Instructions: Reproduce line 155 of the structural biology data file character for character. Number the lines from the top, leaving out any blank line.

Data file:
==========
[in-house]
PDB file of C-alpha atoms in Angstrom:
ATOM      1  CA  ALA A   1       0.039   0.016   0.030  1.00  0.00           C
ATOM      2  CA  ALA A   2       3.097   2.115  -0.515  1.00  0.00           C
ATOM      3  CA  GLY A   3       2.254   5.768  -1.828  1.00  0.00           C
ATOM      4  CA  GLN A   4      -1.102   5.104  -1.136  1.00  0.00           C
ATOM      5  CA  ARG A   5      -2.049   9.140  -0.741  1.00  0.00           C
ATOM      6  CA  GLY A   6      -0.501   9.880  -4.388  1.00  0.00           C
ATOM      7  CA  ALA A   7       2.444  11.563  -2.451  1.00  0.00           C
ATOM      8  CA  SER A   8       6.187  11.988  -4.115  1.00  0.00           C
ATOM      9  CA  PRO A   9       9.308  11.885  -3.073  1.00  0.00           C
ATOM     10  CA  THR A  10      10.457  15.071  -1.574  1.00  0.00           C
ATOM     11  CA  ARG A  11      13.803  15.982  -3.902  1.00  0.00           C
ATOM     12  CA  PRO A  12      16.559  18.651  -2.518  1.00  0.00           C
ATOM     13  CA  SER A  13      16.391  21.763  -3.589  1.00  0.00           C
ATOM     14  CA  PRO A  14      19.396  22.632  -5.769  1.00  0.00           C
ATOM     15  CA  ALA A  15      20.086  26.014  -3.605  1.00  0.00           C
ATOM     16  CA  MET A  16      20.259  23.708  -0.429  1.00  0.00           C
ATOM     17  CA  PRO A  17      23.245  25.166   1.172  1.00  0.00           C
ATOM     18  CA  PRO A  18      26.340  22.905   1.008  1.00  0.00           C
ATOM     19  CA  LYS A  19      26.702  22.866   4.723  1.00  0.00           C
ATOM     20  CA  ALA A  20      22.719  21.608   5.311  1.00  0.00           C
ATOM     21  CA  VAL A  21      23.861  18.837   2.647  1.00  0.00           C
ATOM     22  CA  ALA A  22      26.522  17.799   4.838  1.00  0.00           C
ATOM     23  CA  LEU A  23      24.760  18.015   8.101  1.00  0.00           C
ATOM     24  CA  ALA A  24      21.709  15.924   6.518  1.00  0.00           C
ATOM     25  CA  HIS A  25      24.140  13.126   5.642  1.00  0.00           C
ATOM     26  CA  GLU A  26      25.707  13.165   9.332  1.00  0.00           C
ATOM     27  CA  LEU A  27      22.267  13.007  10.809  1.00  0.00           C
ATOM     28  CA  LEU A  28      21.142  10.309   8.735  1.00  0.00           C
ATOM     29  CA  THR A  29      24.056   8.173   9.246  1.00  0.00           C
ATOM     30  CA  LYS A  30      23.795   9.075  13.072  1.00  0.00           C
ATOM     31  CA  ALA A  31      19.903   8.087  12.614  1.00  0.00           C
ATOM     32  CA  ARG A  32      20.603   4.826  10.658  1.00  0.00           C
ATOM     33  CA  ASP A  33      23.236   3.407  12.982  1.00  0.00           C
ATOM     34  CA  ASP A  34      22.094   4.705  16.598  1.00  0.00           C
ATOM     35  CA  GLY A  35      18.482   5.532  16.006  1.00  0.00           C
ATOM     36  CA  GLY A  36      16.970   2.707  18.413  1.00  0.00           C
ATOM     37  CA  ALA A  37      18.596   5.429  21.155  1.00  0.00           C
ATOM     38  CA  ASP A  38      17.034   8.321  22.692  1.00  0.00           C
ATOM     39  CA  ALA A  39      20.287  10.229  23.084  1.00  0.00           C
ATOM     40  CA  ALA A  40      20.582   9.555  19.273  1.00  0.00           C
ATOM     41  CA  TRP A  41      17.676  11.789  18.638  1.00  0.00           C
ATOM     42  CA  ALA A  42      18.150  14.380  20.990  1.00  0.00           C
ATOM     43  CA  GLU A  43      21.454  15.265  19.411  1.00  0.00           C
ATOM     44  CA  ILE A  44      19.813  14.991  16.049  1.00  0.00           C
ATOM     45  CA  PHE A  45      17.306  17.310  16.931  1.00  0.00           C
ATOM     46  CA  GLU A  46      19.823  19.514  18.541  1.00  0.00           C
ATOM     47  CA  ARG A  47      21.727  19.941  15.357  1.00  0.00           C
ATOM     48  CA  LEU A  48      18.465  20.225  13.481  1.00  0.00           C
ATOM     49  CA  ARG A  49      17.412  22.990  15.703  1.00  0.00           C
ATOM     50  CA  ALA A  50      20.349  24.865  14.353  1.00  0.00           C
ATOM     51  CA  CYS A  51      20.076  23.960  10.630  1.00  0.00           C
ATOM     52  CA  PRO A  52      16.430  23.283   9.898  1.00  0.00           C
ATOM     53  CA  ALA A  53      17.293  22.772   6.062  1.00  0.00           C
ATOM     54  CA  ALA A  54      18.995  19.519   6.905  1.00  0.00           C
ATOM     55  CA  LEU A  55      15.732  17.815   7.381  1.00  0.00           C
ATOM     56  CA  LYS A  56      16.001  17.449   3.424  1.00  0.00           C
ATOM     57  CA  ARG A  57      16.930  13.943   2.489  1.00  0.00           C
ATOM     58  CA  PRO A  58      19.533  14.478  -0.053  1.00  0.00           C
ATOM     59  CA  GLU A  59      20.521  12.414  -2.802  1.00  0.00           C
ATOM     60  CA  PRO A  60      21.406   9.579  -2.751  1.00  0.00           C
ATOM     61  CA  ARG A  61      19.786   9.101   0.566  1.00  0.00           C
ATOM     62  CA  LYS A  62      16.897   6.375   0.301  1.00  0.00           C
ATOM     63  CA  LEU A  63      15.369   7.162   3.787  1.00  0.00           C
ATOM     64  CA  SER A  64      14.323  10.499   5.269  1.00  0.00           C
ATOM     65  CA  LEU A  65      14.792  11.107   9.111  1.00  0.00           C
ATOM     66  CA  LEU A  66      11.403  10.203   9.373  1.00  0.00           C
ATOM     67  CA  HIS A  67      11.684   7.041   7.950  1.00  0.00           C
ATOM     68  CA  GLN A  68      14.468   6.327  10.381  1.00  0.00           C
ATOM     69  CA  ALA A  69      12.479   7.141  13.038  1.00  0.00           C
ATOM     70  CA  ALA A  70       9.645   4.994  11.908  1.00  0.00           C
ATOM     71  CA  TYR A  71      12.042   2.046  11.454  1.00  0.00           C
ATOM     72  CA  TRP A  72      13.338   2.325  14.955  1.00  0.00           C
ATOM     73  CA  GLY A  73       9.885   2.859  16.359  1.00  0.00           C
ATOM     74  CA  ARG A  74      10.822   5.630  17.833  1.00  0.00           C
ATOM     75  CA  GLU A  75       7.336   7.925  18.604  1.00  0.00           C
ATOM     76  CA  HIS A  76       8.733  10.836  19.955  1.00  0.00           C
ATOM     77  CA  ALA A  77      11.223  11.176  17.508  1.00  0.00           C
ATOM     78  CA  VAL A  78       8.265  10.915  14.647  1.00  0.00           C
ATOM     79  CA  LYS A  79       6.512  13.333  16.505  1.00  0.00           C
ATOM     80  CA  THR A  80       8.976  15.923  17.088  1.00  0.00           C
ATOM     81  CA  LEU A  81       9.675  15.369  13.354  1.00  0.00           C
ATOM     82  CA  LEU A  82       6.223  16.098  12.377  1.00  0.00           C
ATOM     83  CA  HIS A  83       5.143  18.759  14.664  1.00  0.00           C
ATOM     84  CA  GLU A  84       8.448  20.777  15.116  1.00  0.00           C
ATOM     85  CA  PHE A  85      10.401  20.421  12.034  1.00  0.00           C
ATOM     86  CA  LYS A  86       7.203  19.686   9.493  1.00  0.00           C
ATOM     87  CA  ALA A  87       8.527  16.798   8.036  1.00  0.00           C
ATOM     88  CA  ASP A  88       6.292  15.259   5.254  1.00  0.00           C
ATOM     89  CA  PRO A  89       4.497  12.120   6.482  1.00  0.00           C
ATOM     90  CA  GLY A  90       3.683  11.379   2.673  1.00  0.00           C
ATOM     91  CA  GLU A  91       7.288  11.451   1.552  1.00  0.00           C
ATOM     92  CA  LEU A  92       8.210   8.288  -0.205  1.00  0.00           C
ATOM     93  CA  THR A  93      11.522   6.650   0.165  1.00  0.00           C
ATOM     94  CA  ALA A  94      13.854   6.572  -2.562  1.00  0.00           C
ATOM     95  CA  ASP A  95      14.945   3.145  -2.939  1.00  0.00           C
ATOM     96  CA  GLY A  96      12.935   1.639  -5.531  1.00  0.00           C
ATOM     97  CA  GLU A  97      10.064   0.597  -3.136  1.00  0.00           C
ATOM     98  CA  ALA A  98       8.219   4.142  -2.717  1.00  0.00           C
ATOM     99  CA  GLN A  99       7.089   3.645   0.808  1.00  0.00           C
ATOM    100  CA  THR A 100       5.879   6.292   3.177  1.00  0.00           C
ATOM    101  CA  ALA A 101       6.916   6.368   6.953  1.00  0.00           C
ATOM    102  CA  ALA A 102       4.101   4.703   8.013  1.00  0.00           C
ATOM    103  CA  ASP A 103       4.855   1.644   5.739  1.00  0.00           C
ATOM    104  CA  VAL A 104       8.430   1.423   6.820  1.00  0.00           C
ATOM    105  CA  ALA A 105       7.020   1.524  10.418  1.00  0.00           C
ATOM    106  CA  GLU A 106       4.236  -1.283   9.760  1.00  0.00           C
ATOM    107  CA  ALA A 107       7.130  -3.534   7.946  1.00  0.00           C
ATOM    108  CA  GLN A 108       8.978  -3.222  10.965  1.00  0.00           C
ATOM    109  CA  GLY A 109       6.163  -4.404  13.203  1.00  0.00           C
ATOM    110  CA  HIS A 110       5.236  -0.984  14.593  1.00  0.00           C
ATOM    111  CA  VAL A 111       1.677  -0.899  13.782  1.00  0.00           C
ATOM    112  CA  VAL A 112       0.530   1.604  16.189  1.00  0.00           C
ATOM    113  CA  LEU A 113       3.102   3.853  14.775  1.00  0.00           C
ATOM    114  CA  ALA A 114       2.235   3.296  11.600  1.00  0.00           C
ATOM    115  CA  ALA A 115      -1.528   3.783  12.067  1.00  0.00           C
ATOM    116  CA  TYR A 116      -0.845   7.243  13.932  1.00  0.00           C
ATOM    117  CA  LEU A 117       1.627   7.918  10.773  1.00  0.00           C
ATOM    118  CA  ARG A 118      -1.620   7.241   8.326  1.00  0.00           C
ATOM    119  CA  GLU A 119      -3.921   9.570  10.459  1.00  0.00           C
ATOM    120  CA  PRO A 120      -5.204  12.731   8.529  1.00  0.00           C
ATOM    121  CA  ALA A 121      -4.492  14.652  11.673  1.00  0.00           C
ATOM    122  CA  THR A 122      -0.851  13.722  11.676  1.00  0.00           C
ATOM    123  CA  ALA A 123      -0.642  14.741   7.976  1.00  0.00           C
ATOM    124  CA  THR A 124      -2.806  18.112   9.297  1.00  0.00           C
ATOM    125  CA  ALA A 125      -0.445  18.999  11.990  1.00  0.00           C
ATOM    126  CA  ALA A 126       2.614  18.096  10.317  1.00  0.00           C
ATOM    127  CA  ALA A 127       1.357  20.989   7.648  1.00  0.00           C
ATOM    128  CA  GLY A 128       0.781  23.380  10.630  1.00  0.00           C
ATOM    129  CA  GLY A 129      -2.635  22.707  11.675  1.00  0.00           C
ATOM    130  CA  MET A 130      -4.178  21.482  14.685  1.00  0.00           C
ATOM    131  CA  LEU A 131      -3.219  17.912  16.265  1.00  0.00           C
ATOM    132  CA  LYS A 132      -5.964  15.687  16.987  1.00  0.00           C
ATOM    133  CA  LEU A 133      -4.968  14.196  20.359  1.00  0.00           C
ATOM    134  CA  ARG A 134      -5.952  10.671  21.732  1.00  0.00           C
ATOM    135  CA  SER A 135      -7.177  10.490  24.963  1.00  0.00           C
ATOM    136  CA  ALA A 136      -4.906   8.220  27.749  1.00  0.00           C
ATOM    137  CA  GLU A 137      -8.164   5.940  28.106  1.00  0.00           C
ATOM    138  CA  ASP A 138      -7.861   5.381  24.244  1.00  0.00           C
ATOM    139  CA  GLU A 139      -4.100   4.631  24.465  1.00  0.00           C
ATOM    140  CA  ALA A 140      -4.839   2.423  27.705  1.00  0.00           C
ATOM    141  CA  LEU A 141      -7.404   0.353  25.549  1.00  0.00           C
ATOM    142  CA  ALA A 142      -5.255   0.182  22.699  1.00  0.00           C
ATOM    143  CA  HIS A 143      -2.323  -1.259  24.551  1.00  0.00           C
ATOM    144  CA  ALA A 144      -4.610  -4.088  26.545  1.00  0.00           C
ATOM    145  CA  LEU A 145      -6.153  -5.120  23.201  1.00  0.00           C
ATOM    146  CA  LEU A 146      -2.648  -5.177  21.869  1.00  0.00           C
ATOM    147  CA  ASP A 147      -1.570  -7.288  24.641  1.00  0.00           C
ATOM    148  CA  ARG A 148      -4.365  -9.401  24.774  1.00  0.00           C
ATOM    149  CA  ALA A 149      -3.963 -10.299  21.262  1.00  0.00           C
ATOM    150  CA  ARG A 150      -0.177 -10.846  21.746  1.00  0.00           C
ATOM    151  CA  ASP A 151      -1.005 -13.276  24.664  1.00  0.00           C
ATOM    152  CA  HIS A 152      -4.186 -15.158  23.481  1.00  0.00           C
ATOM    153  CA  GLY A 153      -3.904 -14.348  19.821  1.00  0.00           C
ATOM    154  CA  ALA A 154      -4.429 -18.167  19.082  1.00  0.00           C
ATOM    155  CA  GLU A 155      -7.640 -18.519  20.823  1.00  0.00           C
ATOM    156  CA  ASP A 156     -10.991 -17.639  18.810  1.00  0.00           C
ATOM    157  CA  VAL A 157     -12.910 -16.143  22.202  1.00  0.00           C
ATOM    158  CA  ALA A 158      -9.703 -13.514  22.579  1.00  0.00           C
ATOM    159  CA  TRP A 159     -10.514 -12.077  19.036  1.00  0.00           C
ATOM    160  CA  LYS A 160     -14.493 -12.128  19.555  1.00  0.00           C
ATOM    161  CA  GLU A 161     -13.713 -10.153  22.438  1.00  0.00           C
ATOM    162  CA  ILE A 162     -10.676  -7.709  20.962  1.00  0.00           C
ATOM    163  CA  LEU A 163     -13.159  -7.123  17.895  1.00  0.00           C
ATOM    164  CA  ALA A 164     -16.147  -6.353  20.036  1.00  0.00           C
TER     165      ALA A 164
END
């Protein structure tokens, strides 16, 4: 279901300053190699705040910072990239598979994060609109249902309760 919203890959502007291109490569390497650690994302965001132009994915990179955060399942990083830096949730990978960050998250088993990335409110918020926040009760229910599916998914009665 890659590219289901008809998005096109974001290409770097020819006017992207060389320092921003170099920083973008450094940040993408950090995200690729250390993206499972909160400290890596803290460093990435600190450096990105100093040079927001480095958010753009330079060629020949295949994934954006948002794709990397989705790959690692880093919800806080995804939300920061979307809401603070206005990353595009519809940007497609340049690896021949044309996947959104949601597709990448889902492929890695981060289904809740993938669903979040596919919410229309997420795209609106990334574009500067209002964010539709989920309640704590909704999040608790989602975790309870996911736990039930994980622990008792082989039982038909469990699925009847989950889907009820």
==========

ATOM    153  CA  GLY A 153      -3.904 -14.348  19.821  1.00  0.00           C